Latino on Black Ethnic Cleansing in L.A.? Not So

Tarso Luís Ramos writes an interesting article on the supposed "ethnic cleansing" of Blacks by Latino gang members in L.A. However, as Ramos reports, things aren't always as they seem. Especially when "the vast majority of gang crime has been and remains intra-racial—Latino on Latino and Black on Black—a fact often lost in the jumble of crime statistics, and media coverage that highlights racial conflict between communities of color."

Here are some excerpts from the article below:

“We need to go on the offensive to put an end to this idea of ethnic cleansing in L.A.,” declares Noreen McClendon, executive director of Concerned Citizens of South Central Los Angeles. “It is not happening.”

McClendon—an African American who serves as vice president of operations for the Watts Gang Task Force—is upset about a recent deluge of news stories claiming that Latinos are “ethnically cleansing” their African American neighbors in southern California. The reports, which McClendon characterizes as dangerously misleading, have circulated widely in print, broadcast, and Web media, generating alarm in civil rights circles and unrestrained glee in those of anti-immigrant activists and white supremacists. In McClendon’s view, all this hype obscures some basic realities: “Gangs kill each other. Gangs kill innocent people.” The ethnic cleansing label, she says, “is blown so far out of proportion” with the facts on the ground.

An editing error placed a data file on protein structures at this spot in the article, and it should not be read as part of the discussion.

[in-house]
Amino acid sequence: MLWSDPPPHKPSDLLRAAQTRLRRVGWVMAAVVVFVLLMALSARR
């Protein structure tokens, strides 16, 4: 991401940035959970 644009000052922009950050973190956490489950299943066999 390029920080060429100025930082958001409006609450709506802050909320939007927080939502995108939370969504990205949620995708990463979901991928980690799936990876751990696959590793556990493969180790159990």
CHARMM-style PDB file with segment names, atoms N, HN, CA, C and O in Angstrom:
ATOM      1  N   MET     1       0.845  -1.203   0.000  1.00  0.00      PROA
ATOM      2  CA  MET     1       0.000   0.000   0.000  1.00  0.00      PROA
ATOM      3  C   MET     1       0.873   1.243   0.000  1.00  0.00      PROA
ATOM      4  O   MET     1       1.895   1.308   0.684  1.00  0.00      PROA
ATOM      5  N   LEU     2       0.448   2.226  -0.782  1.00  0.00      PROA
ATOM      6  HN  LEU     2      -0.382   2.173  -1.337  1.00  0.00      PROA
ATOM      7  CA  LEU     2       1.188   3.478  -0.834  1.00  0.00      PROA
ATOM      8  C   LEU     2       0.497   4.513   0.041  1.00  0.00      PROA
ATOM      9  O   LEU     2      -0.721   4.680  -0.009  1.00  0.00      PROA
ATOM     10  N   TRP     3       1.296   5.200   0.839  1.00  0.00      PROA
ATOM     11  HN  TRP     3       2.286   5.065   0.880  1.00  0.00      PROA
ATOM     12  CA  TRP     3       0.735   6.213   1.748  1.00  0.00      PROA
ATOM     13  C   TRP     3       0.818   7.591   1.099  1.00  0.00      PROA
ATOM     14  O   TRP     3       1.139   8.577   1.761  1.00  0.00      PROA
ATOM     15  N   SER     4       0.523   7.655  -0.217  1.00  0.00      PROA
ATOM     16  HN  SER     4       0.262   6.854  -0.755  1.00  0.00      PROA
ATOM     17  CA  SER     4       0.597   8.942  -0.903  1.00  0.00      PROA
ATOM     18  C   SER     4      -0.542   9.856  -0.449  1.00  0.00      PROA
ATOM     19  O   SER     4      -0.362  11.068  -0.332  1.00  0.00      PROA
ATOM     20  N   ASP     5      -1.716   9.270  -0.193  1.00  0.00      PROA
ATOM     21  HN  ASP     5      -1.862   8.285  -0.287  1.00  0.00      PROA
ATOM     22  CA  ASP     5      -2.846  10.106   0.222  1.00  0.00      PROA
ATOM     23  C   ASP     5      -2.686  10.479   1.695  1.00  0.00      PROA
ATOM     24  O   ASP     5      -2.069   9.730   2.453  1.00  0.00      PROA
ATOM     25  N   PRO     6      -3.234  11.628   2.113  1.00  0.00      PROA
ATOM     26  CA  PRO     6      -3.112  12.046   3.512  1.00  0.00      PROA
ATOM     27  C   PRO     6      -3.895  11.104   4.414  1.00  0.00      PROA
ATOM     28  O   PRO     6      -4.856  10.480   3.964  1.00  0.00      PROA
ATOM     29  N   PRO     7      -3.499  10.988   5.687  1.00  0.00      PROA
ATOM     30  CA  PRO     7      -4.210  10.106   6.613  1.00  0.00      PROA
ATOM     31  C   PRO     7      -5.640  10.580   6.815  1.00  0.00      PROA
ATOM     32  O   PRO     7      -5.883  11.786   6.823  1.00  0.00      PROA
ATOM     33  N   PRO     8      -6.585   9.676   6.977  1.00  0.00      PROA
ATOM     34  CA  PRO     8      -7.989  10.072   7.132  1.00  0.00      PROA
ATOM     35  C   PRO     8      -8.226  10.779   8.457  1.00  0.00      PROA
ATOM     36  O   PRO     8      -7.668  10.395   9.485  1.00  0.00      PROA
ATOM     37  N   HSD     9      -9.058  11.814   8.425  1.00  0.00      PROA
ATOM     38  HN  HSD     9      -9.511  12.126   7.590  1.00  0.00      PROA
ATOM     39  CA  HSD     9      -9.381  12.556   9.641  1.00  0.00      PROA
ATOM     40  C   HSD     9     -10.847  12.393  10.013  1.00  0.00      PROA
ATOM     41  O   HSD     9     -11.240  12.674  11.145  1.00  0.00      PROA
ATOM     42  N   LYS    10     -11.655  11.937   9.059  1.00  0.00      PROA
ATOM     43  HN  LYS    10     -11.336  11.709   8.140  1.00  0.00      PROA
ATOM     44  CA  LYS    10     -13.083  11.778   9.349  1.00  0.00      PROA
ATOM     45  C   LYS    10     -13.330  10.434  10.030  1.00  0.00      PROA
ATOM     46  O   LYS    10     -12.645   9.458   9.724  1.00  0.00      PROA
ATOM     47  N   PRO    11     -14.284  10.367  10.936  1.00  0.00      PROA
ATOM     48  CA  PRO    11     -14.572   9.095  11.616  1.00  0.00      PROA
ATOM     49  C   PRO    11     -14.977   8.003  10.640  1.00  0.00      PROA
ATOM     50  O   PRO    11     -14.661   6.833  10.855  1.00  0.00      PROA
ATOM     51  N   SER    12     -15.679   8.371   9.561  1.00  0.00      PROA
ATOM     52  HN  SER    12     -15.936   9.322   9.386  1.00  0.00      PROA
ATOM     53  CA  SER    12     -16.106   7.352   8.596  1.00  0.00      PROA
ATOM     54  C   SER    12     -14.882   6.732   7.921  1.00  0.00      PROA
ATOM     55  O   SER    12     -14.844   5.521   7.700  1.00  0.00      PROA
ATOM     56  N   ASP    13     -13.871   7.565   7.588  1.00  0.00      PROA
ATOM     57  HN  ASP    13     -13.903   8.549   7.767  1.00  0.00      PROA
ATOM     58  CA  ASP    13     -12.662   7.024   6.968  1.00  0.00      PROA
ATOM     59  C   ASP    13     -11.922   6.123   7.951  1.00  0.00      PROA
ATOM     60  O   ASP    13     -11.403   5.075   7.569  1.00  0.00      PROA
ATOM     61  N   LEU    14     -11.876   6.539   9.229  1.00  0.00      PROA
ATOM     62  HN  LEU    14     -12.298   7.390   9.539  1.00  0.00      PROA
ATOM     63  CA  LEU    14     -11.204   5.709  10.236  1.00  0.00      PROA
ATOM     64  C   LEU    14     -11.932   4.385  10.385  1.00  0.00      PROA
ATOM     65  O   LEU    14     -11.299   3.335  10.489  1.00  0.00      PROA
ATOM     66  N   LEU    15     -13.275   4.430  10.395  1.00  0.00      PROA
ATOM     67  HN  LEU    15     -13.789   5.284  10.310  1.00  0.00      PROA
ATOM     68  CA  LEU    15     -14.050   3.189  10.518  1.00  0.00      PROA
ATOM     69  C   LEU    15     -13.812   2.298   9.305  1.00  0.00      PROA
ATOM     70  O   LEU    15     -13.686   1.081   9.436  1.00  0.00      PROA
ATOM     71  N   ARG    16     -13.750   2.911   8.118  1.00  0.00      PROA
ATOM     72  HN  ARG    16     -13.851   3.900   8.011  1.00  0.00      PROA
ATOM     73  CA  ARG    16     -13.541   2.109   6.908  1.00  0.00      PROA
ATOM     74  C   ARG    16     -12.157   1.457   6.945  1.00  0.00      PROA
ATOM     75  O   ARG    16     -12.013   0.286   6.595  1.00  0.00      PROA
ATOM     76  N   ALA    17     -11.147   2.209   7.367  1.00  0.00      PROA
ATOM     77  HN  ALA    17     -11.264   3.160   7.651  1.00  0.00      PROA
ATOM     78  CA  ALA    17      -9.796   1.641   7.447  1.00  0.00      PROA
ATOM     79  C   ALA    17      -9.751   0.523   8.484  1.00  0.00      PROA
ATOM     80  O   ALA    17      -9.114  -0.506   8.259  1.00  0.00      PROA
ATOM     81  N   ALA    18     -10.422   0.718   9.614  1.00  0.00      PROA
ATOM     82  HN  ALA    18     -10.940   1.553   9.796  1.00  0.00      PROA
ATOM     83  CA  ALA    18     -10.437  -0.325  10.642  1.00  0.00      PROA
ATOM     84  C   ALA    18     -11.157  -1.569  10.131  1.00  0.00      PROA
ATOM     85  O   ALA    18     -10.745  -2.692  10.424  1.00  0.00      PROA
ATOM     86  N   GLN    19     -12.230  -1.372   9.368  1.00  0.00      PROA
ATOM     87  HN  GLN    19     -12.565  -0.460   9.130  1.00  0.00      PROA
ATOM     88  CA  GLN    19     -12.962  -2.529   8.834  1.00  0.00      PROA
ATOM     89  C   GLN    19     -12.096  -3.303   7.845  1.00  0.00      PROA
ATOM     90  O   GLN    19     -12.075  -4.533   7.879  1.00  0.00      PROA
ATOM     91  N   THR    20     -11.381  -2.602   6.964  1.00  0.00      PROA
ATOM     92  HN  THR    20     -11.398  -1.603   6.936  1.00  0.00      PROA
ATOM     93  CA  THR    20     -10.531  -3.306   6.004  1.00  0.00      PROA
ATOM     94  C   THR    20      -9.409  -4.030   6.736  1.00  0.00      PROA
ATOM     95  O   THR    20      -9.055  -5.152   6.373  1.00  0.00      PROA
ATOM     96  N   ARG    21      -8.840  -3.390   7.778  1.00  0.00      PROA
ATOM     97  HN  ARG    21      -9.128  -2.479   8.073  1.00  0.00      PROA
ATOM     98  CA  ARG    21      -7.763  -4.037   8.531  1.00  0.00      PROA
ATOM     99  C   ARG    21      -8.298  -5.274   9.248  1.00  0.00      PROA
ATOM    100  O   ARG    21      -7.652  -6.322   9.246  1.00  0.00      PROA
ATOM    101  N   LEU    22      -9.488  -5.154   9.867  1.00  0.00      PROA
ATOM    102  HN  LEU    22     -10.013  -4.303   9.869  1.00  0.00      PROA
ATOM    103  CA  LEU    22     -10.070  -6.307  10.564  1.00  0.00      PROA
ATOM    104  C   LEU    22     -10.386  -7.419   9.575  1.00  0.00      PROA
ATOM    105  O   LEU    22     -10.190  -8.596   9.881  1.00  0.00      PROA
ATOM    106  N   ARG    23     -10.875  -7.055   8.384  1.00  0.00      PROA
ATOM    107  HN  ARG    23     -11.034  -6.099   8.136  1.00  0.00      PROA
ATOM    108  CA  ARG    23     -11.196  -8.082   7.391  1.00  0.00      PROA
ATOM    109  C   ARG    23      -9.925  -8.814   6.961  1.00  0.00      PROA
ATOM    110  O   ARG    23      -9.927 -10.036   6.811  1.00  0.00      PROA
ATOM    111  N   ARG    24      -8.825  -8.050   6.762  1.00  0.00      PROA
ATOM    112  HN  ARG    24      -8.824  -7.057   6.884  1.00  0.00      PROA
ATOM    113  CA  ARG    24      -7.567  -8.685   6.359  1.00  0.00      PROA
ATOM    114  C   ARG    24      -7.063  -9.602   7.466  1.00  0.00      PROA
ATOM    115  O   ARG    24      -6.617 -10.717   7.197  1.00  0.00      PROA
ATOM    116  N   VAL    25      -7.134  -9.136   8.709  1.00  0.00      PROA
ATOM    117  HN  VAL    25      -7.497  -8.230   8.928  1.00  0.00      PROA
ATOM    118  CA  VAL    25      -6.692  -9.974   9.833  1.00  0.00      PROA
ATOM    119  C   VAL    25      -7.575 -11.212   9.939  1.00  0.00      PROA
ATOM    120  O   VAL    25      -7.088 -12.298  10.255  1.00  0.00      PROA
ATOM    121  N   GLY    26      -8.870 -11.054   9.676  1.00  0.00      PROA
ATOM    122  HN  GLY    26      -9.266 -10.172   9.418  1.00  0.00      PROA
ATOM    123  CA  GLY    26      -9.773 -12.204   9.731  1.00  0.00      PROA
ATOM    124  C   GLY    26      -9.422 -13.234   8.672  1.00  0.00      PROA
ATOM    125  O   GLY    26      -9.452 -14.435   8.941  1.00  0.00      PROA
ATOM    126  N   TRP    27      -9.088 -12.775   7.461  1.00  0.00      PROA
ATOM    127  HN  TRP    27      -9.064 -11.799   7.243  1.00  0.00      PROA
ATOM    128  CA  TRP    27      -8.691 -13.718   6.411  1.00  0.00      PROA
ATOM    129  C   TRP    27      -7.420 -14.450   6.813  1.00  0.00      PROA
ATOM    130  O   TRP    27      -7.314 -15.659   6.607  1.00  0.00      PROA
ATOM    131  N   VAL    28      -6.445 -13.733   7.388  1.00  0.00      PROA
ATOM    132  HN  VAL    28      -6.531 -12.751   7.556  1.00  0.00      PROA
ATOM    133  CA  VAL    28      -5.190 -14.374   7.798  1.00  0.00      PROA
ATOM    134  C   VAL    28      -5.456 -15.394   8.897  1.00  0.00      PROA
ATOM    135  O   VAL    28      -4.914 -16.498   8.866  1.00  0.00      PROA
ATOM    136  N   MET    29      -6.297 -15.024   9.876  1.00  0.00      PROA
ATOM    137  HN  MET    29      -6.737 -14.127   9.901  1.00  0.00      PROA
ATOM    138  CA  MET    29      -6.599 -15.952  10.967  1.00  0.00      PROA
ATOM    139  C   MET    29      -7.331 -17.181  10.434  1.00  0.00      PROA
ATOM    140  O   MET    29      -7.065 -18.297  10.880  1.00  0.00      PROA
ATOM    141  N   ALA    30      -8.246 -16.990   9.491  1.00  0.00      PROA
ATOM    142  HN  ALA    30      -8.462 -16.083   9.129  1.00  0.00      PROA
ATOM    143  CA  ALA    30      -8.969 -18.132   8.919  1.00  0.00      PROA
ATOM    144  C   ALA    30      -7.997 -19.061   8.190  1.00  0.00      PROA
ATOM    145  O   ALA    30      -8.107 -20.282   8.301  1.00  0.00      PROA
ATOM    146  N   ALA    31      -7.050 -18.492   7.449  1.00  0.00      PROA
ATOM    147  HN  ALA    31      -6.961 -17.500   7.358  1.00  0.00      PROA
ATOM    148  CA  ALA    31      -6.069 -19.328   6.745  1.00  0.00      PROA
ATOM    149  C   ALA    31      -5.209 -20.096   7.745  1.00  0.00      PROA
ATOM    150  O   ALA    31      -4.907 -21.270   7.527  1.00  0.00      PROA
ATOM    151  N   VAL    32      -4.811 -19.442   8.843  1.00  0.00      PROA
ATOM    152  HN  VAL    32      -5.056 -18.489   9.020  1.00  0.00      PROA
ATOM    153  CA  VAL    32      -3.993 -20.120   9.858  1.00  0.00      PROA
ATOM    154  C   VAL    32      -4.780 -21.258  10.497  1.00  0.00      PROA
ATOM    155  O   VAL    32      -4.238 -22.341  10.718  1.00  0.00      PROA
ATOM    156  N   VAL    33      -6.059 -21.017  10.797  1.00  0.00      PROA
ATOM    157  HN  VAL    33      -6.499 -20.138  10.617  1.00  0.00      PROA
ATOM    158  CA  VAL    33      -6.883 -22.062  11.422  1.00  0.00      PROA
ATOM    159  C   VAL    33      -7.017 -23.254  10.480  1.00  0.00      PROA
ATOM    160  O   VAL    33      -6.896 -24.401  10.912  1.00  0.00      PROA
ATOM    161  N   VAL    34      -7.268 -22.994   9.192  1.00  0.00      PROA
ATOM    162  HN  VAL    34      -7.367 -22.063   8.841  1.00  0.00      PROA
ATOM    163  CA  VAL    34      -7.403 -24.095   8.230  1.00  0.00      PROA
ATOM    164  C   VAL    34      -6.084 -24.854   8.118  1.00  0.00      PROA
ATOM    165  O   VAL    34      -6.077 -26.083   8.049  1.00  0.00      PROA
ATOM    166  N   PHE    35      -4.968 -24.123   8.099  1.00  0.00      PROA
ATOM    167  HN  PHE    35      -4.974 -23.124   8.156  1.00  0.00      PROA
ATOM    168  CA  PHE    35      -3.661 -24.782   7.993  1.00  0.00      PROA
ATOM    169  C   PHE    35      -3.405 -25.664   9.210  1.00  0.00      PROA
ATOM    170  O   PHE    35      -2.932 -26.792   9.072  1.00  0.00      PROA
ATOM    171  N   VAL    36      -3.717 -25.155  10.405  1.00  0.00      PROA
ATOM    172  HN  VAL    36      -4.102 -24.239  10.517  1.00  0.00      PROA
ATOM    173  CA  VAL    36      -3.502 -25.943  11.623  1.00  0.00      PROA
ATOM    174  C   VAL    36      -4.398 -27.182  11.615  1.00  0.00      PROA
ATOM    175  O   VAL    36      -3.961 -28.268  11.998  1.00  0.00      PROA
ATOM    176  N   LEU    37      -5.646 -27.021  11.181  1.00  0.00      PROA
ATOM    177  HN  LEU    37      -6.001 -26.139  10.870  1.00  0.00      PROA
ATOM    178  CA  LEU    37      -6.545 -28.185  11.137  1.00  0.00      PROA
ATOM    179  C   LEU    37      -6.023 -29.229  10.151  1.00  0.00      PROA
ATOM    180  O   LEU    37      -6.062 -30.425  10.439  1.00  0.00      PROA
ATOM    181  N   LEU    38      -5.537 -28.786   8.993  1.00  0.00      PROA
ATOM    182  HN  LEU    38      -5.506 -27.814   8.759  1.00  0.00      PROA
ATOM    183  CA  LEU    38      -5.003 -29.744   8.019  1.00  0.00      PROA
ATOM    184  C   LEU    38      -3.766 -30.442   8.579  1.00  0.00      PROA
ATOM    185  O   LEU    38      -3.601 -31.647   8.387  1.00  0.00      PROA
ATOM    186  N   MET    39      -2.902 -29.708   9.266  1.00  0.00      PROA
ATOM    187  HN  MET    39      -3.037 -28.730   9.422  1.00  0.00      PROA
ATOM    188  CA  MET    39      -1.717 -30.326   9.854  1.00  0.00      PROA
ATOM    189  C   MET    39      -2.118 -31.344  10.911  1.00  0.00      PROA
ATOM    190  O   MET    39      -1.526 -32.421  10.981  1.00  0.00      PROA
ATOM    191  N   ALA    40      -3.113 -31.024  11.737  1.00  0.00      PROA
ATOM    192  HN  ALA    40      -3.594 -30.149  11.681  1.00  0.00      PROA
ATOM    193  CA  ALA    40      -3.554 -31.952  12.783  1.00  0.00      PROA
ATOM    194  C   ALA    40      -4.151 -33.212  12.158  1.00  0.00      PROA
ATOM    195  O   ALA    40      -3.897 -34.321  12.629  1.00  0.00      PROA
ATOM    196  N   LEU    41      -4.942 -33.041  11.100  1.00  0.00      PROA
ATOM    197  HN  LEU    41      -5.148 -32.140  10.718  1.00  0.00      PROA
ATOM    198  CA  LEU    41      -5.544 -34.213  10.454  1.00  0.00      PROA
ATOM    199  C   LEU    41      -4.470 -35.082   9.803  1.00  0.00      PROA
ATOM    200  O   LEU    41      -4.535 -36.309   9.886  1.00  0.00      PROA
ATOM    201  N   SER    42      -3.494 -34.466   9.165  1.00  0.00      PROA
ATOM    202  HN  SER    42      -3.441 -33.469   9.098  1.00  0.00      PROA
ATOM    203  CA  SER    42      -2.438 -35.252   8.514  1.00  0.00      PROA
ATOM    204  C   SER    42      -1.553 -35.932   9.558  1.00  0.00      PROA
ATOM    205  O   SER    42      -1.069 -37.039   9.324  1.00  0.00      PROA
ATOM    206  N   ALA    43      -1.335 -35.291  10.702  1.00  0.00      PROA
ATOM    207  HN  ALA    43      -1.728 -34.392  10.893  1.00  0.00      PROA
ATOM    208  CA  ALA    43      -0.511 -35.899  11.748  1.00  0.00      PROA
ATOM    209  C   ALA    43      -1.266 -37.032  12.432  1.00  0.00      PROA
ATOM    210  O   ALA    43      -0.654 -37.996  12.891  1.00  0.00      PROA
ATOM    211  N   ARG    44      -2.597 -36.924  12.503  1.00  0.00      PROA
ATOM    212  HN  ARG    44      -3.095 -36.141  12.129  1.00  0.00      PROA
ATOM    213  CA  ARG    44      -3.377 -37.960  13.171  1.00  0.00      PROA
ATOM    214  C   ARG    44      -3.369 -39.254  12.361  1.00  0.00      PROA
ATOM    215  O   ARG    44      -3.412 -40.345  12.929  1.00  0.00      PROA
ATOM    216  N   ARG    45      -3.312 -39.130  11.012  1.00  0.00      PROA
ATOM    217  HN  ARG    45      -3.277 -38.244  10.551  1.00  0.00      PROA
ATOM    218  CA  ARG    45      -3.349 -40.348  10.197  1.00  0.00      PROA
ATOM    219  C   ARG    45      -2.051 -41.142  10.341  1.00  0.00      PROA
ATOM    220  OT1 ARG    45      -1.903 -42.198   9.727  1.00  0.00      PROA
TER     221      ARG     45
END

In January that phrase, which had previously appeared on gang-watch websites, was suddenly everywhere following the Los Angeles Times’ publication of an editorial by Rutgers Law Professor Tanya K. Hernandez. Referencing the trial of Avenues 43 members, Hernandez pronounced Green’s murder “a manifestation of an increasingly common trend: Latino ethnic cleansing of African Americans from multiracial neighborhoods.” Rather than explain this bombshell of a conclusion, Hernandez used the Green murder as an opportunity to present her thesis that Latino prejudices against African Americans often have roots in immigrants’ countries of origin–a subject on which she has published scholarly articles. This argument deserves consideration, but in presenting it as context for the charge of ethnic cleansing, Hernandez provided ammunition for those who would argue that Latinos, as a generalized whole, are a threat to African Americans and that the danger posed by new (read “illegal”) immigrants can be lethal. Ironically, the people actually charged with the Green, Bowser, and Wilson murders were members of Chicano gangs whose L.A. roots go back many decades.
Originally read on New American Media.

Image From:
Hip-Hop Music Classic


La Otra said...

I saw a similar report from the Southern Poverty Law Center a few months ago, arguing this same "ethnic cleansing" line with no evidence to back it up. But most of these "watchdog" groups like SPLC define racism very liberally, even including Black/POC nationalist organizations in their definition of hate groups.

Who would call this shit ethnic cleansing with a straight face? Are so-called watchdog groups and activists really that uninformed? Nothing's more frustrating than seeing folks blame people of color blame for the sociopolitical structures white folks created. Damn.

Anonymous said...

I believe this is wishful thinking at best, and at worst, part of a concerted effort to plant the seeds for the behavior they pretend to decry.